In the not-too-distant past, when friends and relatives asked for a recommendation on affordable but reliable cars, the answer, almost without fail, was “just go buy a Honda Civic.” Today, that answer (for us, anyway) has turned into “just go buy a Hyundai Elantra.” It offers up solid construction, great fuel economy, an unbeatable warranty if something does go wrong, and styling (both inside and out) that’s fresh, not just warmed-over from a few years back.
If the Elantra had a weakness, it was the lack of diversity across the model range. Only the sedan had been restyled (in “fluidic sculpture” form) in recent years, with the compact Elantra Touring wagon soldiering on from the previous generation. If you wanted a coupe or a hatchback instead of a sedan, you were out of luck, which reduced the appeal of Hyundai’s compact offering to a rather specific demographic.
Not any more, as Hyundai has recently introduced both an Elantra Coupe and an all-new Elantra hatchback, called the Elantra GT. Both new variants have distinct personalities, and as we all learned from Pulp Fiction, personality goes a long way.
First, the Elantra Coupe is more than just an Elantra Sedan with two doors lopped off. The styling is a bit more evolved than the sedan, allowing the Coupe to stand on its own, design wise. Compared to the current Honda Civic Coupe, the two-door Elantra offers up a longer wheelbase and a wider track, which contributes to both handling and interior volume. It’s bigger than a Kia Forte Koup inside, too, and actually qualifies as a midsize car by EPA classification.
Using the same 1.8-liter four-cylinder engine found on other Elantra models, the Elantra Coupe serves up fuel economy rated at 40 mpg highway / 29 mpg city (with the six-speed manual gearbox) or 39 mpg highway and 28 mpg city (with the automatic). With a modest 145 horsepower and 130 pound-feet of torque on tap, the Elantra Coupe is best described as “somewhat sporty,” with the car’s real focus being on economy and value.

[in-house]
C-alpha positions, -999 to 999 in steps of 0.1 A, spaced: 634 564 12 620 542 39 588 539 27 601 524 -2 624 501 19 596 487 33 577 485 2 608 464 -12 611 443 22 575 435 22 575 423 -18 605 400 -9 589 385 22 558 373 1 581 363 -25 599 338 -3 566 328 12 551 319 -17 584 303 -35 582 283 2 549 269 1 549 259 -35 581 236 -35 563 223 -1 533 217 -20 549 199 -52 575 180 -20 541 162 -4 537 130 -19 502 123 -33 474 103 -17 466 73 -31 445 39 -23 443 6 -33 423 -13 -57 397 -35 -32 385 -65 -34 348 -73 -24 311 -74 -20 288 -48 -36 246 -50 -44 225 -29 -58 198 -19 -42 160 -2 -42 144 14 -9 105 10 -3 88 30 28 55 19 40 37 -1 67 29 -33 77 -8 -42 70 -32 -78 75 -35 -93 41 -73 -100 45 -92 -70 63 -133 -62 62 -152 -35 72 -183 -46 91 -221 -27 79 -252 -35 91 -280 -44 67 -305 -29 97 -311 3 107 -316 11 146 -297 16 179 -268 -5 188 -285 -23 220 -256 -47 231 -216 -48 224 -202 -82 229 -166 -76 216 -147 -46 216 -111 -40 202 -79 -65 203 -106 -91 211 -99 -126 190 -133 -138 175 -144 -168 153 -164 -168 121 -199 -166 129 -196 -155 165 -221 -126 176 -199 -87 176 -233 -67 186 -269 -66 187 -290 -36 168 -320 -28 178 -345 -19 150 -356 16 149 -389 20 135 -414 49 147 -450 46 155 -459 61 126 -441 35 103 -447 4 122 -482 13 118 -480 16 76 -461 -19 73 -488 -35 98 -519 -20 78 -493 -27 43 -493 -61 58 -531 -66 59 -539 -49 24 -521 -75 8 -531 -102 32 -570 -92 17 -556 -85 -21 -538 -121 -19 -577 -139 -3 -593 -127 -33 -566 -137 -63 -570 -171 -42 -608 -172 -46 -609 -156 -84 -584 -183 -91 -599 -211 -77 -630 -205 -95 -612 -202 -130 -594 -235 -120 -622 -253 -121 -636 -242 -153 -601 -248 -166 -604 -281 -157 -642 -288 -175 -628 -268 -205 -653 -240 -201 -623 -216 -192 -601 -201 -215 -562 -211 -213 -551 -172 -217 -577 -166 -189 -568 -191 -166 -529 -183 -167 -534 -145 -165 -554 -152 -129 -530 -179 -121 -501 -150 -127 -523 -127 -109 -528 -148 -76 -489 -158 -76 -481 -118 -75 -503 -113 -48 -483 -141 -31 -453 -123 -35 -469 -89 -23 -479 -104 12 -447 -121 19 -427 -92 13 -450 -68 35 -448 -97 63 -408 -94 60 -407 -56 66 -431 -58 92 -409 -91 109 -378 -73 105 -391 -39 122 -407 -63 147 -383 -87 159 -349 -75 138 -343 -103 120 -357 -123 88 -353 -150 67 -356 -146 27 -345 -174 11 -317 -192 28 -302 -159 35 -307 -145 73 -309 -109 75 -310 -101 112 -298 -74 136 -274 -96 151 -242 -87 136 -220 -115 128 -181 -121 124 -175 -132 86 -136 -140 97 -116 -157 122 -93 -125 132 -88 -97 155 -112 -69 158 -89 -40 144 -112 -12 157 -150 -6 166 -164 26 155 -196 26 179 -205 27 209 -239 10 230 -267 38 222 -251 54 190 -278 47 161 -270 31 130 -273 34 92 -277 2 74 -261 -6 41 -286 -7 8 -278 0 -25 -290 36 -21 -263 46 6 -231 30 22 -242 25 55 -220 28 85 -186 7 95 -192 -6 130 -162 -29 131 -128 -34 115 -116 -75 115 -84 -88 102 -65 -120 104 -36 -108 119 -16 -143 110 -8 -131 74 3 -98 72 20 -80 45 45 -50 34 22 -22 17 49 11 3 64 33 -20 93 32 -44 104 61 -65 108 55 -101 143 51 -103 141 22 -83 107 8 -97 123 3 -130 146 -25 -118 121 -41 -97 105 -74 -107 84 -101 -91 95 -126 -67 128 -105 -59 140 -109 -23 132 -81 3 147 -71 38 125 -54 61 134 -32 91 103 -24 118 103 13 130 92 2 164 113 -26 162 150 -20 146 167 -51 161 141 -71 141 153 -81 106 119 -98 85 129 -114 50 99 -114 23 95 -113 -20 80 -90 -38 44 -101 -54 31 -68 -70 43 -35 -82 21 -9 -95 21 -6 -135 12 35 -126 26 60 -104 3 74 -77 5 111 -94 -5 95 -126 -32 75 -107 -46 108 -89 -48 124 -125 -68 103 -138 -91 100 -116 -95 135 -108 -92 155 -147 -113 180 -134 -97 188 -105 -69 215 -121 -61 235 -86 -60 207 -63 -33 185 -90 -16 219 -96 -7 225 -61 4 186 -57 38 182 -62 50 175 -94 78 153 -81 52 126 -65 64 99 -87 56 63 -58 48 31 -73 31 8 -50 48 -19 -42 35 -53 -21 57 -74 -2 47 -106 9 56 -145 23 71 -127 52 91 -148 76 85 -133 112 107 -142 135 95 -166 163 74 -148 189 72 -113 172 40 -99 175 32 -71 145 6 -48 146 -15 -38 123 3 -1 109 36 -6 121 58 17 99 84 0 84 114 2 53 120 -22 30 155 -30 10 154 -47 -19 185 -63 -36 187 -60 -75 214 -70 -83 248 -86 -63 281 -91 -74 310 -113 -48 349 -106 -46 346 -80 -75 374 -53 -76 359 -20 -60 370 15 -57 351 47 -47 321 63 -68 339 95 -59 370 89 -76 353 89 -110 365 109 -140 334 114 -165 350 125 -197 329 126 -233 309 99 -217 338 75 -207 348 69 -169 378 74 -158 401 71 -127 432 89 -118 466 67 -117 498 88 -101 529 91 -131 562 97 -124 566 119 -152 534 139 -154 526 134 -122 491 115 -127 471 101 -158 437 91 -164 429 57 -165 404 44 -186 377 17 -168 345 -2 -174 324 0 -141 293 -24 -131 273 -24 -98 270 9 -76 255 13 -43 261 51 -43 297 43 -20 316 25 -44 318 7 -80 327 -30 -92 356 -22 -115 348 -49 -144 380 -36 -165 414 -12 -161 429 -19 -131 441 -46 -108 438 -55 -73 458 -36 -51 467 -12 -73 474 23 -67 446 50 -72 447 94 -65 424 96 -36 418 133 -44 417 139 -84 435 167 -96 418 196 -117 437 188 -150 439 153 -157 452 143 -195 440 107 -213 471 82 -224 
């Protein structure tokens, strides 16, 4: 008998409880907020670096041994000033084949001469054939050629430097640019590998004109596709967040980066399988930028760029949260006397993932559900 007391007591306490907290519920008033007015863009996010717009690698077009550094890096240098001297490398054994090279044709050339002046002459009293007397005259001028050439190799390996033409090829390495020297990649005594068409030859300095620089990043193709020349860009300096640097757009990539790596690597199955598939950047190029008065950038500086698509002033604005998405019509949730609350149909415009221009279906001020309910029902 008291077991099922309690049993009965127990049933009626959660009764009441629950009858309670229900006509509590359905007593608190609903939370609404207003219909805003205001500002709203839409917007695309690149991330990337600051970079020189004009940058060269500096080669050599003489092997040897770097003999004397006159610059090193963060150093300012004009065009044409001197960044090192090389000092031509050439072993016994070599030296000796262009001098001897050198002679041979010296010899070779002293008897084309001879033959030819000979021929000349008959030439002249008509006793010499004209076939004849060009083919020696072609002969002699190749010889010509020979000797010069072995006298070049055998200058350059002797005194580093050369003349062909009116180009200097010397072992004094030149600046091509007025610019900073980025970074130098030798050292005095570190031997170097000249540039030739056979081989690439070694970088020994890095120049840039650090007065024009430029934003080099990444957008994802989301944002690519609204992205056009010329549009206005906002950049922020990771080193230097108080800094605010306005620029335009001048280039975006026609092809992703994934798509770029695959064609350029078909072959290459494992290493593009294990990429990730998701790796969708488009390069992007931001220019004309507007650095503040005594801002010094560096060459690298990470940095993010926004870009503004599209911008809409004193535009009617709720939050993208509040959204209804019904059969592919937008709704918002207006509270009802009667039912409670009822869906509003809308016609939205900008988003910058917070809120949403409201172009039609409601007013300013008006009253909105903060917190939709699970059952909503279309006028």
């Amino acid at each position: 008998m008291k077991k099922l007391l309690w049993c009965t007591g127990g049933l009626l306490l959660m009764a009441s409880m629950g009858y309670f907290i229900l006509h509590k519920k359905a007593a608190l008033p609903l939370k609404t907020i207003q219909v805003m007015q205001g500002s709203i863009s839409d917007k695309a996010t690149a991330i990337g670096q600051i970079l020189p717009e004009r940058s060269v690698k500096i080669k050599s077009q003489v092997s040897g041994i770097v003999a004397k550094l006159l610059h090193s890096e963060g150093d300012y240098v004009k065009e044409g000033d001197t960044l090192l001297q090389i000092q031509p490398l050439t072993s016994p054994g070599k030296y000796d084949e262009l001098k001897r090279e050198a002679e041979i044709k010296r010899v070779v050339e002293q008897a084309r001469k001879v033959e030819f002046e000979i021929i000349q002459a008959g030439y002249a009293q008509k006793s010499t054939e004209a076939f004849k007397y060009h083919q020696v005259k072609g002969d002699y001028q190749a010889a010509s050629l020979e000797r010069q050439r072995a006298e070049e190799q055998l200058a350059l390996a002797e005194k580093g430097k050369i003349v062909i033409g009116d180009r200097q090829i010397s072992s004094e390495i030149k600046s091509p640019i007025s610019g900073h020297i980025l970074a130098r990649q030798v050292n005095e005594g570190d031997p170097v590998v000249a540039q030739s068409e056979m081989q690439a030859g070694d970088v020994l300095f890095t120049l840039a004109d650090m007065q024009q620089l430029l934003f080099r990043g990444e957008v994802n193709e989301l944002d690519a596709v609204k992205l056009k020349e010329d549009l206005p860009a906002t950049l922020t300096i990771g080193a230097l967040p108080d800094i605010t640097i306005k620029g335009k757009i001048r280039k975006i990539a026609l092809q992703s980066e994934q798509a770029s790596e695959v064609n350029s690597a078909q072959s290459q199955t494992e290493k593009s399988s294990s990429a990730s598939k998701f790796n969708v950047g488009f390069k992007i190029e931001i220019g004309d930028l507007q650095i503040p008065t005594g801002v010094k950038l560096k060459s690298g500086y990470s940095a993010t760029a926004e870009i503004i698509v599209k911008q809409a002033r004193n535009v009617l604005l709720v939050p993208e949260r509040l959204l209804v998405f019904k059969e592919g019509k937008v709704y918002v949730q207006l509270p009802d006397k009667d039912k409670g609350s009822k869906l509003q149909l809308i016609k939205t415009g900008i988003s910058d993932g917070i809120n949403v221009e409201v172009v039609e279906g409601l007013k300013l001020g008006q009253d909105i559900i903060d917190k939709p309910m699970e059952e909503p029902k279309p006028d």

Don’t expect the Elantra Coupe to be a boring ride, however. The car is light, tipping the scales at around 2,800 pounds, which makes it feel livelier than the numbers would indicate and sportier than the Elantra sedan. Opt for the range-topping SE model, and you’ll get a sport-tuned suspension that adds to the entertainment value. With the six-speed manual transmission, the car provides more bang-for-the-buck entertainment than you’d expect in the Elantra Coupe’s price bracket.
There’s quite a bit of standard and available content, too, including Bluetooth phone integration and audio streaming; navigation; rearview camera; leather seating surfaces; dual-zone climate control with ionization; heated front seats and a power sunroof. Considering that the Elantra Coupe range starts at $18,220 and tops out at $21,520, we’d call that a lot of value for the money.
The real star of the Elantra lineup, in our opinion anyway, is the new Elantra GT. As with the outgoing Elantra Touring model, the Elantra GT is a “world car,” designed to sell in markets around the globe. It comes with slightly updated fluidic sculpture styling, which gives the car a more contemporary look than most hatchback competitors. We’d say that the car’s looks alone will draw buyers, and it only gets better when you climb behind the wheel.
The Elantra GT makes due with the same 1.8-liter Nu engine found throughout the Elantra lineup, but it manages to feel more engaging in the GT. The car’s weight isn’t significantly different from the Coupe, and both share the same gear ratios, yet the GT somehow feels stronger and sportier. Perhaps its the car’s Sachs dampers, or the adjustable ratio steering, but the new Elantra GT clearly punches above its weight in bang-for-the-buck entertainment value. We wouldn’t expect it to beat a Fiat 500 Abarth in an autocross, but it will still put a smile on your face and is a more practical daily driver.
Even fuel economy remains impressive, with the GT delivering 39 mpg highway and 28 mpg city, regardless of transmission choice. Buy it for fuel economy, and you get the added benefit of its entertainment value. Buy it for its fun factor, and you get the benefit of the car’s fuel economy; for compact hatch shoppers, it’s a win-win scenario.
Inside, the Elantra GT steps up its game with available features like a cooled glove box, a power-adjustable driver’s seat with lumbar support, a panoramic sunroof, navigation, Hyundai’s Blue Link telematics system, leather upholstery and dual-zone automatic climate control with ionization. Pricing starts at $19,170 for the base model with a manual transmission, and tops out at $25,270 for an Elantra GT with the automatic transmission, Style package and Tech package. Given the level of content included, we’d call that a serious bargain.